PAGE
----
Some antiques, particularly those containing radium, were made and sold before the health effects of radiation were fully understood.
- Certain radioactive materials were used in antiques because of their unique color.
- Antiques containing radioactive material can continue to emit very low levels of radiation for thousands of years, if not longer.
- Antiques that contain radioactive materials are usually not a health risk if they are in good condition.
On this page:
- About Radioactive Antiques
- Rules and Guidance
- What you can do
- Where to learn more
About Radioactive Antiques
Along with furniture, clothing, jewelry, dishes and other treasures sold at flea markets and antique shops, you just might find some items that contain radioactive material. Some antiques, particularly those containing radium, were made and sold before scientists understood the health effects of radiation. Certain radioactive materials were used in antiques because of their unique color. For example,
- Clocks, watches and dials that glow in the dark without the use of a battery may contain radium or tritium.
- Ceramics made until the 1970s may have glazes colored with radionuclides.
- Vaseline glass or canary glass contains a small amount of uranium. This gives the glass its yellow-green color. It also makes the glass glow bright green under a black light.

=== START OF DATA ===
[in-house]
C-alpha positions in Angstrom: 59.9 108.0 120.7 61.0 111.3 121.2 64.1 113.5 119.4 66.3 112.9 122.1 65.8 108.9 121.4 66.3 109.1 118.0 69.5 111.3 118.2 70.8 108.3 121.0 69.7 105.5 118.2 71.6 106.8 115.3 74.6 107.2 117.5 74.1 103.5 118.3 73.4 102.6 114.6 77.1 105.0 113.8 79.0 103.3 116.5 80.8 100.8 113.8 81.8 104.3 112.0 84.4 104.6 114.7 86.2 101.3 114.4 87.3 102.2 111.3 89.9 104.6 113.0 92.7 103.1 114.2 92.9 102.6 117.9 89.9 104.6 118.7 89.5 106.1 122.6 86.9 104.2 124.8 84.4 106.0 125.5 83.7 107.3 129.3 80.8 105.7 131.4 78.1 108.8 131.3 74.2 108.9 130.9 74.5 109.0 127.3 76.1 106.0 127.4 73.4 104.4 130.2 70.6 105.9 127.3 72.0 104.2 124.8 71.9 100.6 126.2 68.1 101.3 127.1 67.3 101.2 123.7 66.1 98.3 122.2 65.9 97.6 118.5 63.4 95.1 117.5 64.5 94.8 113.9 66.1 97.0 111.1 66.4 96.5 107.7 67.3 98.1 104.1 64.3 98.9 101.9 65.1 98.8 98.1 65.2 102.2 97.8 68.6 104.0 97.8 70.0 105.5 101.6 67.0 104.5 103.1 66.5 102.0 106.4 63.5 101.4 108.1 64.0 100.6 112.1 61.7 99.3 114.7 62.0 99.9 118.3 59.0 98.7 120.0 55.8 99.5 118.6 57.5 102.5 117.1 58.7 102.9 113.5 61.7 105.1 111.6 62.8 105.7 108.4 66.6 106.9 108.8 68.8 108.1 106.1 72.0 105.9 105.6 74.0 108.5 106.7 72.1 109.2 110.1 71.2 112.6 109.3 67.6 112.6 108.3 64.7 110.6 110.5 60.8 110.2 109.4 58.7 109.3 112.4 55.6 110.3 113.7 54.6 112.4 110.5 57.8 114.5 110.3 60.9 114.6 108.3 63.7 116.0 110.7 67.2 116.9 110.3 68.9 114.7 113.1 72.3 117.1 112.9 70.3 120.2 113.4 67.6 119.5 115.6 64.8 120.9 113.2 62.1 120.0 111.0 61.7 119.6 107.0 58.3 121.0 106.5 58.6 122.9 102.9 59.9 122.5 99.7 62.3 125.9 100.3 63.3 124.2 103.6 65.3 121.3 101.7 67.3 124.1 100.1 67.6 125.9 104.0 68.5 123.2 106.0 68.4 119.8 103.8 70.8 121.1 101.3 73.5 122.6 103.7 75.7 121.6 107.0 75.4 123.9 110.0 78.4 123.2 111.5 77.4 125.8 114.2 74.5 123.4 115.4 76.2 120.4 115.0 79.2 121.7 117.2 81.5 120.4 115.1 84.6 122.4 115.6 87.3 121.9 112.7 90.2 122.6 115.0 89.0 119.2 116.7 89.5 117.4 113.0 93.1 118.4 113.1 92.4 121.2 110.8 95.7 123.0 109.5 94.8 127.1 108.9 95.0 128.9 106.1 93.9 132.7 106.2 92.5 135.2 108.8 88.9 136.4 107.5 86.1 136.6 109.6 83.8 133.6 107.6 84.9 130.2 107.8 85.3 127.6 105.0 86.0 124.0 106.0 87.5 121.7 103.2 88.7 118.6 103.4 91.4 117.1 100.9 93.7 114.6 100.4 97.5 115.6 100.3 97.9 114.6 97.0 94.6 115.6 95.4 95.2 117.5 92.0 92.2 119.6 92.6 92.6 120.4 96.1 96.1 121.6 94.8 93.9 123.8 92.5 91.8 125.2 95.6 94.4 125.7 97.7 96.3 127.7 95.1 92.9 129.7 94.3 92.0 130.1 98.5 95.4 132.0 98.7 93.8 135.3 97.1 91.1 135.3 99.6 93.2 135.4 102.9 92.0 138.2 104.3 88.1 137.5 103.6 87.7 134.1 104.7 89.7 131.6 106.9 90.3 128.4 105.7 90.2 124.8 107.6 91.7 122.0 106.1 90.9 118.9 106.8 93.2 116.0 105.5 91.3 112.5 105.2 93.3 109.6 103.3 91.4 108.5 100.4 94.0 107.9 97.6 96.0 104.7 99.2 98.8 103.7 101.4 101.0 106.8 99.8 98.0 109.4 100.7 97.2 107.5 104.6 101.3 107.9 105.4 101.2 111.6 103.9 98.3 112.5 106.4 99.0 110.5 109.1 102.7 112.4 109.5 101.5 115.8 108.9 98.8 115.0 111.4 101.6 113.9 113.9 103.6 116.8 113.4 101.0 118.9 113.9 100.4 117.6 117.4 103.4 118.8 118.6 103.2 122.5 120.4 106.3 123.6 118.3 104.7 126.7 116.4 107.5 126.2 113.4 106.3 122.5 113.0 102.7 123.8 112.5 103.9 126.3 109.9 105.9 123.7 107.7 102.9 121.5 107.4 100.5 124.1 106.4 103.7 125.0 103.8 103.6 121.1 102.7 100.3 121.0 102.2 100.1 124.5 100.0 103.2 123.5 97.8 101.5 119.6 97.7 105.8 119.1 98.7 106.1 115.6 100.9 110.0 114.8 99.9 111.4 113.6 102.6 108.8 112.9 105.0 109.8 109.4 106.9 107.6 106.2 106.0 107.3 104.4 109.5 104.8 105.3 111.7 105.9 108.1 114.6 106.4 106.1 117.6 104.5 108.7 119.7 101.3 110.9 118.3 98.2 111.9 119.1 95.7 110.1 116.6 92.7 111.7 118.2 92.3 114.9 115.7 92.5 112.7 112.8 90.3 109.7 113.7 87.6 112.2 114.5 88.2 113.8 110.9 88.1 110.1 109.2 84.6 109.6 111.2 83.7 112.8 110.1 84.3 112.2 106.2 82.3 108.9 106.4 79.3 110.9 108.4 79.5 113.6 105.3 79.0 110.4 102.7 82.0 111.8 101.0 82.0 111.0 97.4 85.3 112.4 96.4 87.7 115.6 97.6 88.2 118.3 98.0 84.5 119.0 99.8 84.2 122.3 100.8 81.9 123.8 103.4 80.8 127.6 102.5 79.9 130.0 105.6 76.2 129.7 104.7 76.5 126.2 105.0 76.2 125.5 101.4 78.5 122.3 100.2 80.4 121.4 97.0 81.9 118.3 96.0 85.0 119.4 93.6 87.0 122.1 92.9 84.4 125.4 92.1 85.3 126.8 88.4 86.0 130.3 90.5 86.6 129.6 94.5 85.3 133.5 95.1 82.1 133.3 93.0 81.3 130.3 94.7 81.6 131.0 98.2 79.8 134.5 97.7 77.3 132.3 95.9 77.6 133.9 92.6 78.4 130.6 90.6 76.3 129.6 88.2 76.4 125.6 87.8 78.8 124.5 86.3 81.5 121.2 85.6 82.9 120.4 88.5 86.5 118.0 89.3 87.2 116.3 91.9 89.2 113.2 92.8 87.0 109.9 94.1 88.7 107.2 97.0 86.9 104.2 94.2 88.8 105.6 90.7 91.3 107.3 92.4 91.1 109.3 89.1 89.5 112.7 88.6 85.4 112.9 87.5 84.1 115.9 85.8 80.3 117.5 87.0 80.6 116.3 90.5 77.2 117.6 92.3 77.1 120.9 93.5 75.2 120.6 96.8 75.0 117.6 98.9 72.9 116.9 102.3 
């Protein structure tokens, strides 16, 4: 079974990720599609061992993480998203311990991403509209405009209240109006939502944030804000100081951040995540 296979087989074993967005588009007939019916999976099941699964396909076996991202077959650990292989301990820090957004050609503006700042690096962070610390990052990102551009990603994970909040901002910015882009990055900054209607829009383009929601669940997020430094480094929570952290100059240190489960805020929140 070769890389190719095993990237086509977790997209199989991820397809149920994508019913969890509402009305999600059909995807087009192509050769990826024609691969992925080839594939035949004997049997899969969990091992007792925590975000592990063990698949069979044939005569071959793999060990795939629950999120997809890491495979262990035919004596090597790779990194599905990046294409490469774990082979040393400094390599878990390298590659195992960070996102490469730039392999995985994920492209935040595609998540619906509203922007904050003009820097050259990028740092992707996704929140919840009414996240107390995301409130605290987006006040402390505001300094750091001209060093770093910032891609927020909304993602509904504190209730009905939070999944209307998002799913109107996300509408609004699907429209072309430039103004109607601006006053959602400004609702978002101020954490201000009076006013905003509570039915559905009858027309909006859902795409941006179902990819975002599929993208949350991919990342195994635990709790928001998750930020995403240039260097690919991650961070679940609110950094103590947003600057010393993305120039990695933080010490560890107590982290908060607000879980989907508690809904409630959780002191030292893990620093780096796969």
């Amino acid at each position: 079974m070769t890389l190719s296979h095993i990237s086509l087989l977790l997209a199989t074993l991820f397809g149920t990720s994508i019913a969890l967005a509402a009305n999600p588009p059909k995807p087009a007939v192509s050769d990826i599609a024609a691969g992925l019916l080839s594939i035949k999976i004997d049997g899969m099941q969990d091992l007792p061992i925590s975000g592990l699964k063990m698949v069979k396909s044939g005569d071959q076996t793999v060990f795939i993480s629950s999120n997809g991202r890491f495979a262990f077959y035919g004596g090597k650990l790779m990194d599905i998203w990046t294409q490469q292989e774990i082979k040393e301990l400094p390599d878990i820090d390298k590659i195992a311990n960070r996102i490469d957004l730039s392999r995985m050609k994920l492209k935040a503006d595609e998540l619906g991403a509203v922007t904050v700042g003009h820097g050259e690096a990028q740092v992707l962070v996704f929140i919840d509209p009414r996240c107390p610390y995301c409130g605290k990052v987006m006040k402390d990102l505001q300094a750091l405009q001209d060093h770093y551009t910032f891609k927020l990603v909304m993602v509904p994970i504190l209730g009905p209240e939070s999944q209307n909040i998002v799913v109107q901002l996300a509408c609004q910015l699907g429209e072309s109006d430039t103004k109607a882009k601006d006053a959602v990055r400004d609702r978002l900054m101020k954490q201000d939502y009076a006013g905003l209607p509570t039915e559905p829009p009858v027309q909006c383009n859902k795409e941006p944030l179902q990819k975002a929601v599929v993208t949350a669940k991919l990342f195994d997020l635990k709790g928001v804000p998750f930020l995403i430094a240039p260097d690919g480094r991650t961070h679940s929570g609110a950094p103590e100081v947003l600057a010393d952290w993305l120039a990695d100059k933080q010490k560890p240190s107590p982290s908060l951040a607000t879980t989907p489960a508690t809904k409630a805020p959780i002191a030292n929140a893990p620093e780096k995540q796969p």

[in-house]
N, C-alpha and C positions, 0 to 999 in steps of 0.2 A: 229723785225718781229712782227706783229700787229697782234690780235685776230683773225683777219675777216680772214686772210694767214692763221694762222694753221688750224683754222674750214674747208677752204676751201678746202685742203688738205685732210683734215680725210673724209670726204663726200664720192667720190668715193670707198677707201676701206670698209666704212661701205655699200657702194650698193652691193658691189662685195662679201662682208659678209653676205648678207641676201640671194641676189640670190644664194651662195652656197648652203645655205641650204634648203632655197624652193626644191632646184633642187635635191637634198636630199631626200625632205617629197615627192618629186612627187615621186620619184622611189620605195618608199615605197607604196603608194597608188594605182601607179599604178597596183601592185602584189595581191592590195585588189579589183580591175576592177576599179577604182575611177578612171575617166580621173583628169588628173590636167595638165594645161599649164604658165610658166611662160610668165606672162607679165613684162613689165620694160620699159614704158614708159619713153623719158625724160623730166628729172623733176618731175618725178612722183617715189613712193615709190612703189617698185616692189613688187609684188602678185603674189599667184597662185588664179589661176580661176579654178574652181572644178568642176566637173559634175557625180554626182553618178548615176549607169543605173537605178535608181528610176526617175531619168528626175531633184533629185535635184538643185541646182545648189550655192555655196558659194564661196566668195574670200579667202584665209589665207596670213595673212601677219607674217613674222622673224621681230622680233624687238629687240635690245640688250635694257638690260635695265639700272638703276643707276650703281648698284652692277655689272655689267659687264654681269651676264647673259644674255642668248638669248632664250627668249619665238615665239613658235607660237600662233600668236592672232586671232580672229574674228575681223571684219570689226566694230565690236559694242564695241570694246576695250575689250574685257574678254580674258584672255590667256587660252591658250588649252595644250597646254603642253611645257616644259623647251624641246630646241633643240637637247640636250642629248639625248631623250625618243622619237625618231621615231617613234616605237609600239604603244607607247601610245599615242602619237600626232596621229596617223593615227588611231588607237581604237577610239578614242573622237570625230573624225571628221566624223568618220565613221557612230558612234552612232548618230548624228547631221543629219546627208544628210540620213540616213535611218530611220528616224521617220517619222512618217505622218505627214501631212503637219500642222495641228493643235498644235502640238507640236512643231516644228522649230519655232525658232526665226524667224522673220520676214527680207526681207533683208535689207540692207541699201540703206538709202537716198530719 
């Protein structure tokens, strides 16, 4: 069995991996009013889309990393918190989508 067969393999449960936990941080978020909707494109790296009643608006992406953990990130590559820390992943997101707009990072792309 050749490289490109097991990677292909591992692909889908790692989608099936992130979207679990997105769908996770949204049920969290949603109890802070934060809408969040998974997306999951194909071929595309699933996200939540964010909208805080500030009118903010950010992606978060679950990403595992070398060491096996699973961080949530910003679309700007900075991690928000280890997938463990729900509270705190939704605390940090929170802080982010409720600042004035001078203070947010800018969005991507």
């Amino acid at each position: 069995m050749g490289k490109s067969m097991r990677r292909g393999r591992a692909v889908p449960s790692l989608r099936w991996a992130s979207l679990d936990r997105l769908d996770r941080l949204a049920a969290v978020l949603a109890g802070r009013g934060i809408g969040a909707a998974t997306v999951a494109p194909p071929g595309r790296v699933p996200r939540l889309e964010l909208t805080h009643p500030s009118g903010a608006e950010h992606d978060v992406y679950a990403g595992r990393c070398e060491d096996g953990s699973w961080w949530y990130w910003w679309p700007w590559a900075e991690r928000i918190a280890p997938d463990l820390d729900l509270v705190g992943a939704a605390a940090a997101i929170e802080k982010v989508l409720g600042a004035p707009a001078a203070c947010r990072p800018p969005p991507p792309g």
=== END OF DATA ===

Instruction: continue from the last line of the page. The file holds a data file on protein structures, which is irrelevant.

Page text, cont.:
Cloisonné jewelry gets some of its yellow, orange and off-white colors from small amounts of uranium in the glaze.
Radioactive antiques can continue to emit very low levels of radiation for thousands of years, if not longer. The amount of radiation these items emit is small. However, it will often register on a hand-held Geiger counter.
Clocks, Watches and Dials
Glow-in-the-dark paint is now made without radioactive material, but in the early 1900s radioactive materials were used to make paint that glowed. Radium is one type of radioactive material that could be found in antiques. When radium was discovered in the early 1900s, people were fascinated by its mysterious glow and it was added it to many everyday products. Adding radium to paint makes it glow-in-the-dark. This paint was used in clock and watch faces and hands. This glow-in-the-dark paint was also used on airplane dials and gauges, allowing people to read clocks, gauges and dials at night with no other light. During World War II, radium dials and gauges allowed pilots to fly at night without cockpit lights. This helped the pilots avoid being seen by the enemy.
Radium is highly radioactive. It emits alpha, beta and gamma radiation. If it is inhaled or swallowed, radium is particularly dangerous. Once inside the body, it emits radiation directly to living tissue, where it damages cells. In the past, many workers who painted clock or instrument dials with radium ended up with cancer. To create fine tips on their paint brushes for small surfaces, many radium dial painters licked the bristles of their paintbrushes. In doing this, they often swallowed some of the radioactive paint. Many of these workers developed bone cancer, usually in their jaw. By the 1970s, radium was no longer used on watch and clock dials.
Do not try to take apart radium dial clocks, watches or instruments.
Before the 1970s, many companies used radioactive minerals to color glazes. The most commonly used minerals were uranium, thorium and potassium. These elements emit alpha, beta and/or gamma radiation. These glazes can be found on floor and wall tiles, pottery and other ceramics. Uranium was used in the glazes on Cloisonné jewelry to make orange, yellow and green colors.